The COVID collapse showed the Fed could abandon its clunky forward guidance and make the appropriate “pivot” when the facts changed. Now that facts have changed for the better, the Fed is right back to the rigid and dogmatic approach that characterized Fed-speak for almost all of the last economic expansion.
Corporate profits were outstanding last year, but even the benefit of a 40% cut in the top income-tax rate wasn’t enough to lift the net profit margin back to the all-time high of 10.6% established in early 2012. Still, the latest 10.0% figure is more than a percentage point above the 2007 cycle high and about two points better than any other cycle high.
While the celebration over Jerome Powell’s “Christmas Capitulation” lingered throughout February, we’re still awaiting signs the capitulation consisted of anything more than words.
The consensus view is that the stock market will be fine as long as there’s no recession in sight.The same LEI that has displayed a fine GDP forecasting record has shown essentially no relationship with S&P 500 forward twelve-month performance. In fact the regression line shows a slight negative slope!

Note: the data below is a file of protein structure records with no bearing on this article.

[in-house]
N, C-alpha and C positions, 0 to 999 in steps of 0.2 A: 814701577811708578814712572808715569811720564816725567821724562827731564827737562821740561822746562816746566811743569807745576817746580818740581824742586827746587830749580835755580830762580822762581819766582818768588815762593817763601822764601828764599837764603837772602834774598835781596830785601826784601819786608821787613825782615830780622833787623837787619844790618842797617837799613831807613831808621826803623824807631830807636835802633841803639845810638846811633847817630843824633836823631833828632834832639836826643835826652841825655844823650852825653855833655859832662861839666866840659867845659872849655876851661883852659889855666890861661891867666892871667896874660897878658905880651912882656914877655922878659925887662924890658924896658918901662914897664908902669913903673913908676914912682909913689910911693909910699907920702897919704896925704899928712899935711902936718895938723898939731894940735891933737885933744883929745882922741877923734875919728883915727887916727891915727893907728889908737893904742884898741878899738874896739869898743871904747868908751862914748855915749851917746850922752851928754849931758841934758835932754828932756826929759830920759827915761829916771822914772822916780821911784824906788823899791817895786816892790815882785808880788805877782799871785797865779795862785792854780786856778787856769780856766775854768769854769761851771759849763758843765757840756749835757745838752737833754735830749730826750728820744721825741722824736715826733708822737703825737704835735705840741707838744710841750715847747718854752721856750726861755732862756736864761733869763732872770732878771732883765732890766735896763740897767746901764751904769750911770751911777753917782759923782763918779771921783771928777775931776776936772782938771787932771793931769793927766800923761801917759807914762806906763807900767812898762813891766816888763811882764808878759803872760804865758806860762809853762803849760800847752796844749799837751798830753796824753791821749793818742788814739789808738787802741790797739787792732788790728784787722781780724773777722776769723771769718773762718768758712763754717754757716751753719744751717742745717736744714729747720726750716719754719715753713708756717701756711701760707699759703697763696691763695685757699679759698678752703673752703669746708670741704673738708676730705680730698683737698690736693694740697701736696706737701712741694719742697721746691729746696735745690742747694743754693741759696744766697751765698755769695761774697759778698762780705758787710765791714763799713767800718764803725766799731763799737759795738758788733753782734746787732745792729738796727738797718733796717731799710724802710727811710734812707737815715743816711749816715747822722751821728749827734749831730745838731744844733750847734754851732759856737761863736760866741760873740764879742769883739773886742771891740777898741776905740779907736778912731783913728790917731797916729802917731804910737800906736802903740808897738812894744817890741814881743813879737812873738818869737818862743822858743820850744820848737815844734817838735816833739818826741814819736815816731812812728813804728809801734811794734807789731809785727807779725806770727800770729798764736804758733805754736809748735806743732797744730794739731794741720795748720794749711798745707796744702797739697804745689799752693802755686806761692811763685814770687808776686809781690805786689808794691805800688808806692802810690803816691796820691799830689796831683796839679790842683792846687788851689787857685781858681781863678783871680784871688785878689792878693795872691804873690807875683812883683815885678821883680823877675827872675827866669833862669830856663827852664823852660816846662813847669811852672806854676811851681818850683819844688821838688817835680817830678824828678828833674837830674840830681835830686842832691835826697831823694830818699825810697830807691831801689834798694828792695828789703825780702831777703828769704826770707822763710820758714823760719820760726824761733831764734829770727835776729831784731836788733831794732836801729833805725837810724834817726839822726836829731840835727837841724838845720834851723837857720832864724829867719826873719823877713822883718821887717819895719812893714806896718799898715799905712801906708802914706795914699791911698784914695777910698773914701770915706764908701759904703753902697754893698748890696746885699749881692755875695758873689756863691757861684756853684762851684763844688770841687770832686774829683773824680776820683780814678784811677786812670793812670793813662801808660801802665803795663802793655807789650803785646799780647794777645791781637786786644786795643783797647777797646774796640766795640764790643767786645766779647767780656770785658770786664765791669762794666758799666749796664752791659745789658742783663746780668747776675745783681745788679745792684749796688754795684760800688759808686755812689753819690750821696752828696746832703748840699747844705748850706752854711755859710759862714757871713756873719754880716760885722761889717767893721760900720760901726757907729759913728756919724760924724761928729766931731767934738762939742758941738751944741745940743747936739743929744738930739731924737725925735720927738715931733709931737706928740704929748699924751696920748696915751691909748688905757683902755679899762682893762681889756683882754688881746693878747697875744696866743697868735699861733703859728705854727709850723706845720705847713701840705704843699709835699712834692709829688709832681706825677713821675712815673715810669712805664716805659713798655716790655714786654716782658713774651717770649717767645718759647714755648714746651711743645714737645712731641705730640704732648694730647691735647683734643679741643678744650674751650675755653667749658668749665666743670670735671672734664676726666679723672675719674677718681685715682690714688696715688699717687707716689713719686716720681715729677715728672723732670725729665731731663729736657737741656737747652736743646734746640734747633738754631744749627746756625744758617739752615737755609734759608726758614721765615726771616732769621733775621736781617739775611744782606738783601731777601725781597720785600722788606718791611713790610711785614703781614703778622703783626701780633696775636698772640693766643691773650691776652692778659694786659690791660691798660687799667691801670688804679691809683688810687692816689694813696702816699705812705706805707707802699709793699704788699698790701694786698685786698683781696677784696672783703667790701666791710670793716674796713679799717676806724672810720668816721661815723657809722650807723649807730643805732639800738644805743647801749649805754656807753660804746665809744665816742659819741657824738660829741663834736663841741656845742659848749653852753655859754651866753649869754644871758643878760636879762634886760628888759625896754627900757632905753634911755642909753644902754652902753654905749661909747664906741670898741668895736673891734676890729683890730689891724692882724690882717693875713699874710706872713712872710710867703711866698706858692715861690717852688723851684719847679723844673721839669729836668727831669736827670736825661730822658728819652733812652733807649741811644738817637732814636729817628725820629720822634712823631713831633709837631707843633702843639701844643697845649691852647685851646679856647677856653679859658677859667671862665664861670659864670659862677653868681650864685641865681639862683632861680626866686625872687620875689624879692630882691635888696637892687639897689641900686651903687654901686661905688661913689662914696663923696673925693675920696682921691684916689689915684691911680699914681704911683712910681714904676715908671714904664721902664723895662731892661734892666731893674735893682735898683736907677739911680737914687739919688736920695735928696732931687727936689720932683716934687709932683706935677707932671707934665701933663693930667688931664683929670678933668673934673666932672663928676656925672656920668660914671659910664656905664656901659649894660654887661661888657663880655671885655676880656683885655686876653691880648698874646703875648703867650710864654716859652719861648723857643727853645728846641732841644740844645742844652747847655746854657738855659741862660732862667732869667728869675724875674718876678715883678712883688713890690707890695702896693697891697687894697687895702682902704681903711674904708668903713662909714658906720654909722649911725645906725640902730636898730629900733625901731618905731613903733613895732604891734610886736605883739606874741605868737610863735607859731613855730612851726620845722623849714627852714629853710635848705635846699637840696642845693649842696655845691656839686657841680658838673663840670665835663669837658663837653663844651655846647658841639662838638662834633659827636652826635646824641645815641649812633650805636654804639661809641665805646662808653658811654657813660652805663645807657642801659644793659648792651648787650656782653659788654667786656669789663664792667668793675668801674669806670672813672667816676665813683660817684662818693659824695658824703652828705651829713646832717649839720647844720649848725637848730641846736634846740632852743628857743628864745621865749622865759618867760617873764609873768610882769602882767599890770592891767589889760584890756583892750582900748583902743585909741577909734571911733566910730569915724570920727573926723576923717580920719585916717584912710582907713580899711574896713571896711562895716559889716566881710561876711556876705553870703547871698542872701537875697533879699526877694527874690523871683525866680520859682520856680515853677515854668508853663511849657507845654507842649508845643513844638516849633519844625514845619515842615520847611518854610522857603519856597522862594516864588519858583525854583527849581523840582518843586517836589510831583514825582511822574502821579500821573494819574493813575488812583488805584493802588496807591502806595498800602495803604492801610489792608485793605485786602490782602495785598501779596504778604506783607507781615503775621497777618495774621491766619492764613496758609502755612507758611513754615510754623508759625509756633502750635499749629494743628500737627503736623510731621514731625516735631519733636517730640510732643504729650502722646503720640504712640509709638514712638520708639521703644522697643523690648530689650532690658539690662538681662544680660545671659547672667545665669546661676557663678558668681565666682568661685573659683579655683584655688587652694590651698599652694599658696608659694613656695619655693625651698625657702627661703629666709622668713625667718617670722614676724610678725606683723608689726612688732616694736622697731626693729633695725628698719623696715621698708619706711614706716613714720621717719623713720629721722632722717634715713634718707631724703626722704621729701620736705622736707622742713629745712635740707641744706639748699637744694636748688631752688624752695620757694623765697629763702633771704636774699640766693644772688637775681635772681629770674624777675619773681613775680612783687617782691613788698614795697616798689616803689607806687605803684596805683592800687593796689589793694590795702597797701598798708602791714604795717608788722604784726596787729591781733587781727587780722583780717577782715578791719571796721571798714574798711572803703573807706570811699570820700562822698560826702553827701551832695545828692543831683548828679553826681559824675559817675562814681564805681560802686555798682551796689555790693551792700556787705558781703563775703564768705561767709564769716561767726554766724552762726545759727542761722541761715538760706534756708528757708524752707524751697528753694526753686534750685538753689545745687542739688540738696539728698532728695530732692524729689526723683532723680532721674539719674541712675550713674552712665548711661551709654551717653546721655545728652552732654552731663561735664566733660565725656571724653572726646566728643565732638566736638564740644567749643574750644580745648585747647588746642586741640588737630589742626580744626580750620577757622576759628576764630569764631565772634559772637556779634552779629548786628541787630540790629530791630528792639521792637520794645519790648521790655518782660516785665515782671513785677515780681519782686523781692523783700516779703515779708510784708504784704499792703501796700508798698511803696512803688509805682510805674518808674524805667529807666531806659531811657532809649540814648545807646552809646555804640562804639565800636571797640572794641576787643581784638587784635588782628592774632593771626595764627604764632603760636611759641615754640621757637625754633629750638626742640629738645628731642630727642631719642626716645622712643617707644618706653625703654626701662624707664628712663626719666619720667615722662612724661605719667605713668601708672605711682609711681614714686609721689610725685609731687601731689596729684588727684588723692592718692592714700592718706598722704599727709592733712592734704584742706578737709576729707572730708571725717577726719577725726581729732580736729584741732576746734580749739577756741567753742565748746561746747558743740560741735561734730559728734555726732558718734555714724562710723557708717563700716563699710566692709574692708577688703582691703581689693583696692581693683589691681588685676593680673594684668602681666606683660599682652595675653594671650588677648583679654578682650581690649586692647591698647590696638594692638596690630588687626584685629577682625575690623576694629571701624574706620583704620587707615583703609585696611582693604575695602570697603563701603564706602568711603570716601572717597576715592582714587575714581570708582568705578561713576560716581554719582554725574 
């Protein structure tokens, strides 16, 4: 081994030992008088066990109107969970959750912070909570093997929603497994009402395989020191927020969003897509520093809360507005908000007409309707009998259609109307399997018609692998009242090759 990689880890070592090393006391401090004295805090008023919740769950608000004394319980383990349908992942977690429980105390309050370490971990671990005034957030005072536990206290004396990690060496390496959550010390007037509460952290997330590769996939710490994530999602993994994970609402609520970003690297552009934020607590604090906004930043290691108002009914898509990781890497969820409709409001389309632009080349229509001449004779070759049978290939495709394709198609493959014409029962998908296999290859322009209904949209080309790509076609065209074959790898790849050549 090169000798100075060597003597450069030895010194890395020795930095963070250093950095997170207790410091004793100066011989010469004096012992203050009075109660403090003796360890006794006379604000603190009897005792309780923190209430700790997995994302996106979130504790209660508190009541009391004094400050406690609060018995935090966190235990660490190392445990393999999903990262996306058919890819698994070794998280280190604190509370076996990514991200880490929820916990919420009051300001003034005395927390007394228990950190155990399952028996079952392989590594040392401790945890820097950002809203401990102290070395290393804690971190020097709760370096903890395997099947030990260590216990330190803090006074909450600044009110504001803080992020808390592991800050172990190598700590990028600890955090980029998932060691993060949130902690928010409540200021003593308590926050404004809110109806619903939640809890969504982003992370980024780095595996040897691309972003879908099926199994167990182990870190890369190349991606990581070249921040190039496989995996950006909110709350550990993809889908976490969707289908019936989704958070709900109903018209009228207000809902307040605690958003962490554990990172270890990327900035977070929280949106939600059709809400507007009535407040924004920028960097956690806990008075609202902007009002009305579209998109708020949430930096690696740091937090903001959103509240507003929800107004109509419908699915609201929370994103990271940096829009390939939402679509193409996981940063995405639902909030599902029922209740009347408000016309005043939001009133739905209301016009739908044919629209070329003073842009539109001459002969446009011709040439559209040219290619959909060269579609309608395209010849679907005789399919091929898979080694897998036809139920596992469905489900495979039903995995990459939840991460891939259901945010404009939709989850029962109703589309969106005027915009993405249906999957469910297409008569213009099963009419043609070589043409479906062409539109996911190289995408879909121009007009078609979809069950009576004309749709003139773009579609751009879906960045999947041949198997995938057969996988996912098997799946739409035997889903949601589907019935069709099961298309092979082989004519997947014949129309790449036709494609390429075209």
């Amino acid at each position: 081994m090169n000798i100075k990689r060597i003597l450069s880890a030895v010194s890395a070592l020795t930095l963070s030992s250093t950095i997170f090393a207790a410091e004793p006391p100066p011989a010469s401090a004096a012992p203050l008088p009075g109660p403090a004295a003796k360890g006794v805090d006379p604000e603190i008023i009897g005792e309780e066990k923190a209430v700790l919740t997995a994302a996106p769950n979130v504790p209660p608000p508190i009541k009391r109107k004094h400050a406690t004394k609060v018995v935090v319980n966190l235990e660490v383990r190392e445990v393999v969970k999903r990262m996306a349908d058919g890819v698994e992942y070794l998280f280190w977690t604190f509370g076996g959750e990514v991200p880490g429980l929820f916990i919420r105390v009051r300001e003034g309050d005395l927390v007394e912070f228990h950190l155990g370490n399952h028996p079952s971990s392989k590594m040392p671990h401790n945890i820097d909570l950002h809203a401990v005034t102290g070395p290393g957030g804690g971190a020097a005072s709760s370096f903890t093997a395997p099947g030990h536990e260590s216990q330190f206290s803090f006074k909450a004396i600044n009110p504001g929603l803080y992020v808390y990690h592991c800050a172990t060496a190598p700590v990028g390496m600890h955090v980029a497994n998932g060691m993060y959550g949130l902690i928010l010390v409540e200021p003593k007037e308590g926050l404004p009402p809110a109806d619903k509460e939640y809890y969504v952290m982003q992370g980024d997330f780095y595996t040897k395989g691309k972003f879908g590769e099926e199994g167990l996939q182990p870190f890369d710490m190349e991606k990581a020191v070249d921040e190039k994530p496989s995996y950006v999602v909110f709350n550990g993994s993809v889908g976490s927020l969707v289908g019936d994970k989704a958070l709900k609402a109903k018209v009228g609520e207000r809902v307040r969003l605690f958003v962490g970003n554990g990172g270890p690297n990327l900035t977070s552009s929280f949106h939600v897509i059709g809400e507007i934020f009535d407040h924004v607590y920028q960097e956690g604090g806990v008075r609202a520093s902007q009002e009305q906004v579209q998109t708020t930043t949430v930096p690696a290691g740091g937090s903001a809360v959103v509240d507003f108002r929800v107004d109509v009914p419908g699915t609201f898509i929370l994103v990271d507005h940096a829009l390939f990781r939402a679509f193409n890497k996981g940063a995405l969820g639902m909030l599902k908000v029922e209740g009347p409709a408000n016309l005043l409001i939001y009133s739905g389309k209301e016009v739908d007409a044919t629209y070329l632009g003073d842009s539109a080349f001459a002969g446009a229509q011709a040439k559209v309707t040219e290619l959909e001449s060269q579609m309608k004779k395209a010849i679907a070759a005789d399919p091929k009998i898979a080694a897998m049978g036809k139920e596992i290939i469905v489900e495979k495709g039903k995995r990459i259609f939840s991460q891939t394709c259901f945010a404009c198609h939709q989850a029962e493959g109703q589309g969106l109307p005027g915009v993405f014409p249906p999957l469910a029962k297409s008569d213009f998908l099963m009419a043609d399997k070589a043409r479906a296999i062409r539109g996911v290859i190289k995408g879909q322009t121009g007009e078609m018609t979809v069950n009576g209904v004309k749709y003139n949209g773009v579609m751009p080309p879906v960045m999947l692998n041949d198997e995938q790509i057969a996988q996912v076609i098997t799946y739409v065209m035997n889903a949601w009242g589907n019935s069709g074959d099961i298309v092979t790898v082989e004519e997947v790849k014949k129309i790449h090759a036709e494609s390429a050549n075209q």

Evidently, being a bull in a bull market is no longer good enough.
Ben Bernanke seems at peace with his looming retirement from the Fed. He’s certainly more relaxed and confident, and even looks more youthful. So much so, in fact, that Ben’s last appearance had me thinking of a young Tom Cruise - or more specifically, Cruise’s character Pete Mitchell (“Maverick”) in the 1986 film Top Gun. Remember when Maverick froze up during a dogfight with a Soviet MiG fighter, with his crosshairs trained perfectly on it?
Maverick: “Uh, it’s not good. It doesn’t look good.”
Doug Ramsey examines several once very reliable relationships between stocks, bonds, inflation, and commodities.